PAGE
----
Get the facts about preventing cervical cancer



A message from Dr. Unjali Malhotra, Medical Officer, Women's Health

January is Cervical Cancer Awareness Month. The cervix, as part of the female reproductive system, is out of sight, but it shouldn't be out of mind, because cervical cancer – which is usually preventable – is the leading cause of cancer death in women - including First Nations women - across the globe.

This fact is just one of the reasons to celebrate the great news that Canada's first female First Nations general surgeon, Dr. Nadine Caron, was named the inaugural First Nations Health Authority Chair in Cancer and Wellness at the University of British Columbia on Jan. 6. Dr. Caron's focus will be on improving cancer outcomes and wellness among Indigenous peoples. She says she regularly hears difficult stories from Indigenous patients in rural BC – stories about lack of or barriers to access and how the historical mistreatment of Indigenous peoples has led many to distrust the system and hesitate to go for screening or even treatment and surgery.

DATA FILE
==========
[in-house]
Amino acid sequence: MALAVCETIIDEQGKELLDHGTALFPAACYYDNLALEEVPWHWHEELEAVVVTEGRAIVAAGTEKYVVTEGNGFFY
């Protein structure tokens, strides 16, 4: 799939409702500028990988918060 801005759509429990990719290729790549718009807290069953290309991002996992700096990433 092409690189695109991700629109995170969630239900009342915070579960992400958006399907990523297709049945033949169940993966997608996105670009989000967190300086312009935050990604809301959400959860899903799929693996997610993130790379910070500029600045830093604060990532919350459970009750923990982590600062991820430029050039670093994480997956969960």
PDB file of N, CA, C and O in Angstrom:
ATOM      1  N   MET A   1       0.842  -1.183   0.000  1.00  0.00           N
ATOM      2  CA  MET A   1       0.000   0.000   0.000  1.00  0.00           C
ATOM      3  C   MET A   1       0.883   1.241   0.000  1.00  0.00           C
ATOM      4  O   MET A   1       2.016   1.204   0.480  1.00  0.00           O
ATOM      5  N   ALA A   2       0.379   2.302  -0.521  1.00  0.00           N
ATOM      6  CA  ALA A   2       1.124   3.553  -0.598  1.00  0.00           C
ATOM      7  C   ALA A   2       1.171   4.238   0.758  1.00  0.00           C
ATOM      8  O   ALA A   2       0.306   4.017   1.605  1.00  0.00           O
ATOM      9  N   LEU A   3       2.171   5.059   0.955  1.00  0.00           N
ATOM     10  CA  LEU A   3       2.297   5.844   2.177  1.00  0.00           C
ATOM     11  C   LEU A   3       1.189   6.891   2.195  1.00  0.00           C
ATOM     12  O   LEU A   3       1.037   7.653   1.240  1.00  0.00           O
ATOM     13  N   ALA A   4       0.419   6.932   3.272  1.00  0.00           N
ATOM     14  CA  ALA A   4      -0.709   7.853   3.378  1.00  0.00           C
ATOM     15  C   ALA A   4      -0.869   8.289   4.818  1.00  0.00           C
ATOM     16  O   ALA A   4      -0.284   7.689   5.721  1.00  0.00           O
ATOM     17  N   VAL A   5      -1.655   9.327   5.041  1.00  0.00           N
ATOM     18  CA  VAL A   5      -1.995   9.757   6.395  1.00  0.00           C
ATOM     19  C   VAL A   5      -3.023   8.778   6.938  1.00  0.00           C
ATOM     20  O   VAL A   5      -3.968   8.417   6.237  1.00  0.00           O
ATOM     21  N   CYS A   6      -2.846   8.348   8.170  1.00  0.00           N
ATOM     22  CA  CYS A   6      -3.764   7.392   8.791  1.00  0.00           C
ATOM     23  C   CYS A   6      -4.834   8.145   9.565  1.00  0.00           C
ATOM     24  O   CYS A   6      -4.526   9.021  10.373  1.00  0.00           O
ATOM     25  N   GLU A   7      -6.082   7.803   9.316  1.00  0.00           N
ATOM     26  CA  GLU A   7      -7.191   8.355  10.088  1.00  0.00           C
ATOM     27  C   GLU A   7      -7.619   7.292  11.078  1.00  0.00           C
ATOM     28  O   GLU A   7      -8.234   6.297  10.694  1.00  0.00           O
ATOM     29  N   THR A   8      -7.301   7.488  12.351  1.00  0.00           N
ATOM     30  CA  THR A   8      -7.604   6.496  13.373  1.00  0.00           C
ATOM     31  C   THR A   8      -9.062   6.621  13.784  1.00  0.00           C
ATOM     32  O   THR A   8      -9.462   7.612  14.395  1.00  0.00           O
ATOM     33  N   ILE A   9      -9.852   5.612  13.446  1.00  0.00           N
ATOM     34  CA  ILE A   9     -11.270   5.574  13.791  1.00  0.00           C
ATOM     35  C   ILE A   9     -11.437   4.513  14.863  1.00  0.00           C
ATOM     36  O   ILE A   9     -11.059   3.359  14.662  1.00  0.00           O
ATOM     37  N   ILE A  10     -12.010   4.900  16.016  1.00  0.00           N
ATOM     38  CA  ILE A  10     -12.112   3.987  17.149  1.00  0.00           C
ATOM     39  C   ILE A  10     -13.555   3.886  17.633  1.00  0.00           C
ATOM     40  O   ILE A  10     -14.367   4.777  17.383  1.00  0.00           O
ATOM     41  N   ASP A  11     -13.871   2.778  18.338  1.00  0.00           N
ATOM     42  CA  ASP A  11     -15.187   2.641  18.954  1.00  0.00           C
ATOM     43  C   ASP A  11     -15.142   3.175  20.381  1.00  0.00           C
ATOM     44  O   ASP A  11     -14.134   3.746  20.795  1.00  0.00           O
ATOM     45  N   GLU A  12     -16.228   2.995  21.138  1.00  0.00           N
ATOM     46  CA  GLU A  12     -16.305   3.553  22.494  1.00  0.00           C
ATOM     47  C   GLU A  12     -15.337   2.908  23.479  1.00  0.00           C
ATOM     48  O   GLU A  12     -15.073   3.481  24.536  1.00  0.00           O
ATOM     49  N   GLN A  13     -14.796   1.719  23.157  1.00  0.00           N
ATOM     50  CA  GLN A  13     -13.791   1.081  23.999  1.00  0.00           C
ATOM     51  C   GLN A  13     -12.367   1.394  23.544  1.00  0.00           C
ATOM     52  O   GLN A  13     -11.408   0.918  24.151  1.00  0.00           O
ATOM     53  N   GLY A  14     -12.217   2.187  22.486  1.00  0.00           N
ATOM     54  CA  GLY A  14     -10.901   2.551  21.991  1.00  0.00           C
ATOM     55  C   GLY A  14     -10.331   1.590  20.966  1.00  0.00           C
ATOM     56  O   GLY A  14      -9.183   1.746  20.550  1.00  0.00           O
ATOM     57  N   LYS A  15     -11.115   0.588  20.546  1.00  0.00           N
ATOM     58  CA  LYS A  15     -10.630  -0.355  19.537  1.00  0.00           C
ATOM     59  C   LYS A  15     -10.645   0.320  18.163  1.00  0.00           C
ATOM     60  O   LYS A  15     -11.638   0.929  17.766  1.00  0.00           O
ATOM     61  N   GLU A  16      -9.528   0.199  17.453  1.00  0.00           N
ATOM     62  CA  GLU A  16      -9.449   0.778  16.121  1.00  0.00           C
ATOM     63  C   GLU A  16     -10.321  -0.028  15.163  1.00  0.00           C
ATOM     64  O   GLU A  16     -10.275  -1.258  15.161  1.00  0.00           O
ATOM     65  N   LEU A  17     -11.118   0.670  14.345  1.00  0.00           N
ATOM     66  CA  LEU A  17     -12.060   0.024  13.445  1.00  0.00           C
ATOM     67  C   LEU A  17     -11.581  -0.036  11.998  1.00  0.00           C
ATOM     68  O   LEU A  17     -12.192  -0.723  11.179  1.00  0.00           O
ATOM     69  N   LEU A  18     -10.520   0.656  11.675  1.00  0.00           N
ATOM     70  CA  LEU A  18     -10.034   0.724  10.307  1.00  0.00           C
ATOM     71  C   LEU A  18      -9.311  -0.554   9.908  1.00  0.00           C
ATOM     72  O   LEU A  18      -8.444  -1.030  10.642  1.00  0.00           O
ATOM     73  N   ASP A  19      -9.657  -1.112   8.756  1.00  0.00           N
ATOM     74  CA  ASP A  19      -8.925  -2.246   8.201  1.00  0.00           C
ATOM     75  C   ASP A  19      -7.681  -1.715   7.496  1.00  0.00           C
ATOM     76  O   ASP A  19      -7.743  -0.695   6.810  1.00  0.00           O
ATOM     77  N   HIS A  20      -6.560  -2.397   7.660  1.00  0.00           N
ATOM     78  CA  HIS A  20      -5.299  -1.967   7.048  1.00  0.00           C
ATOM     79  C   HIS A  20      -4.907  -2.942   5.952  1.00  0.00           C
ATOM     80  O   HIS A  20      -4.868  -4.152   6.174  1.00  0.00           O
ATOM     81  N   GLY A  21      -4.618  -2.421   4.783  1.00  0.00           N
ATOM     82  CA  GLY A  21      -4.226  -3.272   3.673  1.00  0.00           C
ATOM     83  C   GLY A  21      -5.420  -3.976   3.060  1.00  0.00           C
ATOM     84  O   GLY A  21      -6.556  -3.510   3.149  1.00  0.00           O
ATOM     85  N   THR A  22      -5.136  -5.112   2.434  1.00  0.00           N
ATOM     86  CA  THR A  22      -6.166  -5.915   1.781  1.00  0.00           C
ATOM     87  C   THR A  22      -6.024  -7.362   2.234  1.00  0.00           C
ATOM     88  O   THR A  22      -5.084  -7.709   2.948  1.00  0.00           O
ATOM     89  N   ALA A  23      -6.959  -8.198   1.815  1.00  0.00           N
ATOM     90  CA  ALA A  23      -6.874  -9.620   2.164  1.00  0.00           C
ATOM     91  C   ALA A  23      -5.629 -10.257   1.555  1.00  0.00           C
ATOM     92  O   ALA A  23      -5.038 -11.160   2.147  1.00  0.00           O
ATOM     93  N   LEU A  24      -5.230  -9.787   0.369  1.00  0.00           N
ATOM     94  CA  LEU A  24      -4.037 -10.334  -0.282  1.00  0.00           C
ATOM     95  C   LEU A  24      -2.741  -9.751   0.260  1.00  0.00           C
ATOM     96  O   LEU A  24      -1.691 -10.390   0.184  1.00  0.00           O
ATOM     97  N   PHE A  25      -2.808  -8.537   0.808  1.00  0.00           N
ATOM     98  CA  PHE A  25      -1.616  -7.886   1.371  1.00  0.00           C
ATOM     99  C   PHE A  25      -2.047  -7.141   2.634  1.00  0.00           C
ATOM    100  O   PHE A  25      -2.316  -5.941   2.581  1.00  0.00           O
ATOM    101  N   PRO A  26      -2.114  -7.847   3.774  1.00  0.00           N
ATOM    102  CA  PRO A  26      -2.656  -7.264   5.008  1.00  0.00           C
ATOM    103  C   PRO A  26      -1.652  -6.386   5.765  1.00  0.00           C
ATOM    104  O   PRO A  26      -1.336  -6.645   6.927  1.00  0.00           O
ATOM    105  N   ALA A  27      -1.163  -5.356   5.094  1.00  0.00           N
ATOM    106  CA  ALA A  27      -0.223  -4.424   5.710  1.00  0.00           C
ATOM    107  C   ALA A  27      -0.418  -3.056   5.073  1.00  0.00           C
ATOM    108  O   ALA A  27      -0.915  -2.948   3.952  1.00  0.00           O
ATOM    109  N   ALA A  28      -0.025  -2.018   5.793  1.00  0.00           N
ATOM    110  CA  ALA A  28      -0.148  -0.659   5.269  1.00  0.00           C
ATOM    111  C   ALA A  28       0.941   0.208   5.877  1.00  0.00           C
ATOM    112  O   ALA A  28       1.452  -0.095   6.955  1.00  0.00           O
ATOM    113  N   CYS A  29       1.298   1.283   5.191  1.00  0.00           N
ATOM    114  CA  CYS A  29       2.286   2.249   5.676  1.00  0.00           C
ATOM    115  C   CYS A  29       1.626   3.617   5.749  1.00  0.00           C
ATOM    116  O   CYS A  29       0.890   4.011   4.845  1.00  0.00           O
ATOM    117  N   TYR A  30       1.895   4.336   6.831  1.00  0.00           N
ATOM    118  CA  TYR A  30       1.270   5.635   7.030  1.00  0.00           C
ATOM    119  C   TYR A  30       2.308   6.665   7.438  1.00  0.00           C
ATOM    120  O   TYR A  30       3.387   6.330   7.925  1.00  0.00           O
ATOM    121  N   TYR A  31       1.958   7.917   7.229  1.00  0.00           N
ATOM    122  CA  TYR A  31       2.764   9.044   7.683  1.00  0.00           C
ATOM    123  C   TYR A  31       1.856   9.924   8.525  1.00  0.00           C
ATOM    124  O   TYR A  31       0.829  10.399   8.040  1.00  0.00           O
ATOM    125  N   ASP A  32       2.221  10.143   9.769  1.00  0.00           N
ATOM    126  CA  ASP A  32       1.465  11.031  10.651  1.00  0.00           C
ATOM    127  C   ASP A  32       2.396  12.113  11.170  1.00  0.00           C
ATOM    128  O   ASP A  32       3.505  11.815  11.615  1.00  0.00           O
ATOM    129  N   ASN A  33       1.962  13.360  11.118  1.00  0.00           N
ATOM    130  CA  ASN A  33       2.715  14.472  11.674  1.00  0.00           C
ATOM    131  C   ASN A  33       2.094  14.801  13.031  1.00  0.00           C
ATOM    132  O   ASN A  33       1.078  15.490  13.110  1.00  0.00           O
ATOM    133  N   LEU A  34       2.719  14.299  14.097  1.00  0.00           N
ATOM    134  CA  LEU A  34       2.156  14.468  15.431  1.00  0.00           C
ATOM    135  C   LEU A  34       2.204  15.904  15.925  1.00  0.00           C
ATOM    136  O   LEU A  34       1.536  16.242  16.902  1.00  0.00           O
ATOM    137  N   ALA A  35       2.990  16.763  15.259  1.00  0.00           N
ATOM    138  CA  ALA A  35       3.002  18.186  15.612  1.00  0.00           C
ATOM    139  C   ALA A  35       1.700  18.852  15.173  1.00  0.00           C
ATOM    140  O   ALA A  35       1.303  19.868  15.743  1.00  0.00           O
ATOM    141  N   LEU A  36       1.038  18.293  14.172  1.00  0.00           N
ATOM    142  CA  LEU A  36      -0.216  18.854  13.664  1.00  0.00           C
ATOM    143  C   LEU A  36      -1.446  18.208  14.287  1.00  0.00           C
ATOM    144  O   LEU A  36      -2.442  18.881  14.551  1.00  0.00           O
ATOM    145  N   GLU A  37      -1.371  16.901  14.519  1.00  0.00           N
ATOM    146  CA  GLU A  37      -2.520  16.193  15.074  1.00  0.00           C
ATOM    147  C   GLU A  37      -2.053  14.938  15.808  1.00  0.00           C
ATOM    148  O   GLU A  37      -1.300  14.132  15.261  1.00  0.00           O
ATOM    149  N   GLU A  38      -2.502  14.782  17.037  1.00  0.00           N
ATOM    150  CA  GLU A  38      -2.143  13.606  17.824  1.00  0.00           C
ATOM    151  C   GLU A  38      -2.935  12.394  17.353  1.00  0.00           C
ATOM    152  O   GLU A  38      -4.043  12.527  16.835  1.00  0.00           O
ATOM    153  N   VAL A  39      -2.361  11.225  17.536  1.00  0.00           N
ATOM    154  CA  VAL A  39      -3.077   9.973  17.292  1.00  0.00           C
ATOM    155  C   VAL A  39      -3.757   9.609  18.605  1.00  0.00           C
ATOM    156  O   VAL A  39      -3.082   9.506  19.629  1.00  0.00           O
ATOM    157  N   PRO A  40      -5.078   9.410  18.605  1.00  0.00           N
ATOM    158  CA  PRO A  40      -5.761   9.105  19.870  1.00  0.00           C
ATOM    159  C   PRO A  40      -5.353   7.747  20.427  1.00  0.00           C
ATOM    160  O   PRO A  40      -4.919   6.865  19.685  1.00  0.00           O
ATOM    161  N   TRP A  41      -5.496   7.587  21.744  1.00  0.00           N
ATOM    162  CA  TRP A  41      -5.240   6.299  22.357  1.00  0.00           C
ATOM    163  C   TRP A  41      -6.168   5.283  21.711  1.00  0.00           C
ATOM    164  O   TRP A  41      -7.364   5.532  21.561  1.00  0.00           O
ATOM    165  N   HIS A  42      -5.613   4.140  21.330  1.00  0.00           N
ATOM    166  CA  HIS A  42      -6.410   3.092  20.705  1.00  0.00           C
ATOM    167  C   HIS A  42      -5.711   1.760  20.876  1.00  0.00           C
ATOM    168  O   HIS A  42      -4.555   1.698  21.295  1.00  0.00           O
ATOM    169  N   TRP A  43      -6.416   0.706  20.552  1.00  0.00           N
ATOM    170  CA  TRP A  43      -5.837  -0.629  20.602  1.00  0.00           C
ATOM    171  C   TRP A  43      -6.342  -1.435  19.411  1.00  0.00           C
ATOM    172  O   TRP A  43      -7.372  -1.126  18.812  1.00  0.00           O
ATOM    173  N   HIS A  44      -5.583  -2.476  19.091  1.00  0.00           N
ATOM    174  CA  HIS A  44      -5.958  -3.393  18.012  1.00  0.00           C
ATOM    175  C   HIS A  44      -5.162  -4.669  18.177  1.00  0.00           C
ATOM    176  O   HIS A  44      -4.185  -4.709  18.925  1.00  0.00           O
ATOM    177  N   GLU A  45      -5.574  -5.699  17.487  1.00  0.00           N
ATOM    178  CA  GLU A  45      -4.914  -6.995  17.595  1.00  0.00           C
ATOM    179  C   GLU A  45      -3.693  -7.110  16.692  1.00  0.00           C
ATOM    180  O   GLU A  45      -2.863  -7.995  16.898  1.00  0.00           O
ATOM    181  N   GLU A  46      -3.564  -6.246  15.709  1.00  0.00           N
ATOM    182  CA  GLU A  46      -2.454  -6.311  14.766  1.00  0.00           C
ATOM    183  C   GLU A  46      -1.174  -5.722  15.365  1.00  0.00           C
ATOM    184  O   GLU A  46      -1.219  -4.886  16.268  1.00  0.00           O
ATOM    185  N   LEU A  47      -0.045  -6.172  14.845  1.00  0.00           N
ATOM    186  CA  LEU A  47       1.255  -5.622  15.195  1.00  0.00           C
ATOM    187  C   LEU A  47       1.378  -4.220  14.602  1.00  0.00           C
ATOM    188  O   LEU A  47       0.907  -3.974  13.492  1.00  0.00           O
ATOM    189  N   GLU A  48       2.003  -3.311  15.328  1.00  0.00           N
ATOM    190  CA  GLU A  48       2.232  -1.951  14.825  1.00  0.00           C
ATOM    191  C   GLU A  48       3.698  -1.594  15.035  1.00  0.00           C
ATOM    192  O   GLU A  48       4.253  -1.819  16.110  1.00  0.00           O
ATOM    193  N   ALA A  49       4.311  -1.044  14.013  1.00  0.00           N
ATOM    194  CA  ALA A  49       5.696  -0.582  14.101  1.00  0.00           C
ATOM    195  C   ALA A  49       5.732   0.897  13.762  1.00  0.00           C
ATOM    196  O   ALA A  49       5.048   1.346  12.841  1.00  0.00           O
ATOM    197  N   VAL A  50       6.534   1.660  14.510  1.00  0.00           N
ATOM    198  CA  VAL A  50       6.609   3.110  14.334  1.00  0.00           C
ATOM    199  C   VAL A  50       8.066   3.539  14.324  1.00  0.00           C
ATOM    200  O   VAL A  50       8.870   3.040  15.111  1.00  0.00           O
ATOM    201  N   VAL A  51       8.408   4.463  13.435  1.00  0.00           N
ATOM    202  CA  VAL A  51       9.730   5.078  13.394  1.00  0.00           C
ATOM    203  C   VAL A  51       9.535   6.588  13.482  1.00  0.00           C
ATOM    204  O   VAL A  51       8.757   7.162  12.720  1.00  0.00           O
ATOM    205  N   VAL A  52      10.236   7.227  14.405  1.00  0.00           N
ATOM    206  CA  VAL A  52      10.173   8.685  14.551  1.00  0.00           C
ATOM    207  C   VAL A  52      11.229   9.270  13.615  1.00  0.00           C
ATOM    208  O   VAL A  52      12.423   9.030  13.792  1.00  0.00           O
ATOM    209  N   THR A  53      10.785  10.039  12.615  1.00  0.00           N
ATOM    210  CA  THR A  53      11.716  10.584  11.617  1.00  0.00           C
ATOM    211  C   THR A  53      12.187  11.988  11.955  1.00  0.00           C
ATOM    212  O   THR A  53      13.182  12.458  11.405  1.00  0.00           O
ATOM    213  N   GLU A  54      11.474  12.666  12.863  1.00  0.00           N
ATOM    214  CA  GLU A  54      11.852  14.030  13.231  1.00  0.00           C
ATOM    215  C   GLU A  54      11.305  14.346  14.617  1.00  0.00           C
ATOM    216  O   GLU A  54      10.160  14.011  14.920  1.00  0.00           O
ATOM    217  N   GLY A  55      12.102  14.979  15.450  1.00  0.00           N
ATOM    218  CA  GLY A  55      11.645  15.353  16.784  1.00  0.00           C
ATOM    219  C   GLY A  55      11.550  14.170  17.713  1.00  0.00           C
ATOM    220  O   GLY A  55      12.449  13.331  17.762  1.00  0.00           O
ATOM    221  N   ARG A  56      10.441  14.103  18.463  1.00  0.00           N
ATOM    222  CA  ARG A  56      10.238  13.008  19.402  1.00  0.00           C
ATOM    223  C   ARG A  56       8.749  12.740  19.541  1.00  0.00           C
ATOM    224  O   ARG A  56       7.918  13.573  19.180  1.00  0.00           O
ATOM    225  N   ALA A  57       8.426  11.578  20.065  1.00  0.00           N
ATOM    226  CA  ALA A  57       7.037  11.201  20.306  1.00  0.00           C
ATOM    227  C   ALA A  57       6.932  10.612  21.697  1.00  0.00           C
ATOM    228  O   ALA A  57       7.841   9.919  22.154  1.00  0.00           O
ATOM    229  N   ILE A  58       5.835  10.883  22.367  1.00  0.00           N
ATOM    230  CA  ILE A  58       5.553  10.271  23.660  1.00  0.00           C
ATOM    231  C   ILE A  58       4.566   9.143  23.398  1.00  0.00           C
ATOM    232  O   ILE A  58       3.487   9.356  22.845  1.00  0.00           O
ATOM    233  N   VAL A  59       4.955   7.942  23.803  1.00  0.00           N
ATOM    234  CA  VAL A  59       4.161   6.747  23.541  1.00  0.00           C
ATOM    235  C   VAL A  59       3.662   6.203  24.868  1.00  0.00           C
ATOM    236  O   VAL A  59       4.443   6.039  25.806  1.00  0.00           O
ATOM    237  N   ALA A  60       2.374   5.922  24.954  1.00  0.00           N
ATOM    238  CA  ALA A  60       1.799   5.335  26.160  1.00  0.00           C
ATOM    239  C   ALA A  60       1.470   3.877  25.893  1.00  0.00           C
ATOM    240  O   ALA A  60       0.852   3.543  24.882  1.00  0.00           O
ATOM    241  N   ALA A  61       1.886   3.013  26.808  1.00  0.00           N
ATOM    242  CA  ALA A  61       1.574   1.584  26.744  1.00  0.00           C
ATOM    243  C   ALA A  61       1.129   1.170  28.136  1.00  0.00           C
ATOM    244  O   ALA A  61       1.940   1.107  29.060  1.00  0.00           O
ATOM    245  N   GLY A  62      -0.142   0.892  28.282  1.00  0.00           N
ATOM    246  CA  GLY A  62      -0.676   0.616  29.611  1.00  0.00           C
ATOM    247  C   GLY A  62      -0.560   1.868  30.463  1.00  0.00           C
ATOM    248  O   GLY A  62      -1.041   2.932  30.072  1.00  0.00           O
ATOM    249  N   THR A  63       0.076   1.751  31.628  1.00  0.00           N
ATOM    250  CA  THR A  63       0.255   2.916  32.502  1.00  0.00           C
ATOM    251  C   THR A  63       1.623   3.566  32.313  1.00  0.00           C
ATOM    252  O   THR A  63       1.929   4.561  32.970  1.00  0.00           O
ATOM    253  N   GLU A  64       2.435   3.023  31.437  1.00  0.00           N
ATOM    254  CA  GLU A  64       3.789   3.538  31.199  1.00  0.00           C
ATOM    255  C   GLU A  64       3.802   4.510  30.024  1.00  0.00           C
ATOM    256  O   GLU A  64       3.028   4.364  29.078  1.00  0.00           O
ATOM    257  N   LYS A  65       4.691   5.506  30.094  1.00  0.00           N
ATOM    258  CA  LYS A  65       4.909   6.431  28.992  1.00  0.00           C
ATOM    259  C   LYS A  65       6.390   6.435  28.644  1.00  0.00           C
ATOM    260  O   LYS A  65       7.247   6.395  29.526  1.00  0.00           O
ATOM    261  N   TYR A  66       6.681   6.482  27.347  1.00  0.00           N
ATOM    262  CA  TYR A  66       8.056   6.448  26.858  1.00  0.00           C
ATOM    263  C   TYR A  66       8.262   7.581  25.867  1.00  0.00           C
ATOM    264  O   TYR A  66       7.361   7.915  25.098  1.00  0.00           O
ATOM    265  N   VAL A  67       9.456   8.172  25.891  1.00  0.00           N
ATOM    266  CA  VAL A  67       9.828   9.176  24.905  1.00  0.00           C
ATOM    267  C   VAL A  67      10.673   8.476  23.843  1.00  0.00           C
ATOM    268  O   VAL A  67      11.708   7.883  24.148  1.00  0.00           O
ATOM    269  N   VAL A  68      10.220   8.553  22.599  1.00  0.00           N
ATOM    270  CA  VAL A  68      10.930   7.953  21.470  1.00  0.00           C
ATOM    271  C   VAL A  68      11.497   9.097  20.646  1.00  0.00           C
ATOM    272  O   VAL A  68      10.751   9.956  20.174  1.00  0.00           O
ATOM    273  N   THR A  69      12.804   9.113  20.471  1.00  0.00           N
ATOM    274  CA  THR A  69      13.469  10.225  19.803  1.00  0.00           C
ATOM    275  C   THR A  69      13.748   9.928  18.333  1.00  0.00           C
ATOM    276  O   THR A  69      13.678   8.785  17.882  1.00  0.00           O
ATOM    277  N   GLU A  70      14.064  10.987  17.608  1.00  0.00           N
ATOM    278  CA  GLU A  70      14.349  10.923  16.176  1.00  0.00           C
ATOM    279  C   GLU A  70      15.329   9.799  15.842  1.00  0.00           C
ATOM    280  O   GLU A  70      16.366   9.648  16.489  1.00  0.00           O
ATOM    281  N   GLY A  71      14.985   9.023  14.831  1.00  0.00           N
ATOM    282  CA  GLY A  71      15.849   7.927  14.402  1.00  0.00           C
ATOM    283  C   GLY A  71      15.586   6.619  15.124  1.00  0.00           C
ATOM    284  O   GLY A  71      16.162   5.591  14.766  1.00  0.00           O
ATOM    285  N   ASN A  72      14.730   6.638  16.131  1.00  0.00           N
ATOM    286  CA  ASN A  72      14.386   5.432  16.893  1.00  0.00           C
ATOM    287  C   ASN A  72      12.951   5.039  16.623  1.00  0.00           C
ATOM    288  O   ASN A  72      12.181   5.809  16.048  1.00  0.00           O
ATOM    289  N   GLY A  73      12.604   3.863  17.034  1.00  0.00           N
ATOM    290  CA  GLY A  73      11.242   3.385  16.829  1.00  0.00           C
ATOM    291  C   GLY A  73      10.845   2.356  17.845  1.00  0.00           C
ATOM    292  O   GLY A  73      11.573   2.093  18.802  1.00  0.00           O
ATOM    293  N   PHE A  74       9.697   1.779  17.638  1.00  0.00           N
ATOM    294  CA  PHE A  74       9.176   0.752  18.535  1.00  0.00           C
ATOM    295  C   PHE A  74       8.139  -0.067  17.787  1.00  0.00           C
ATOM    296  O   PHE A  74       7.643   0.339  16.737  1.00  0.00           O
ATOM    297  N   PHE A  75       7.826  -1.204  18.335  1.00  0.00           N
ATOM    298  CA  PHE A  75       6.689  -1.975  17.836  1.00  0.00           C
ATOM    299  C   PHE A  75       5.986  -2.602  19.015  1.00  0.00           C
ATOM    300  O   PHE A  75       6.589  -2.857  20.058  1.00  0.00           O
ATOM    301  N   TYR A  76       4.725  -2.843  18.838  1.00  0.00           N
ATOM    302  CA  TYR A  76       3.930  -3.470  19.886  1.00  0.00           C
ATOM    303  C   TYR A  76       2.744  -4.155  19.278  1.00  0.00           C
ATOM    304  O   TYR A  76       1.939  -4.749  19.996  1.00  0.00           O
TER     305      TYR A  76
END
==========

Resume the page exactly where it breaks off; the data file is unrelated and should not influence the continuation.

“For example, after I strongly recommended surgery to one Indigenous woman with cancer, she eventually disclosed that she had had such horrific experiences that she felt she could not face going into a hospital," says Dr. Caron, who provides surgical cancer care to rural populations, while also serving as co-director of UBC's Centre for Excellence in Indigenous Health.

First Nations women and cervical cancer

First Nations women in BC are 92 per cent more likely to be diagnosed with cervical cancer than non-First Nations women, and survival rates are generally lower.

“Many of us put off screening due to past trauma or unsafe care," says Dr. Shannon McDonald, Deputy Chief Medical Officer of the FNHA. “There is also the issue of lack of access in remote areas. It is so important that we turn this story around for the next generation, that we encourage screening and create safe spaces and care for First Nations clients."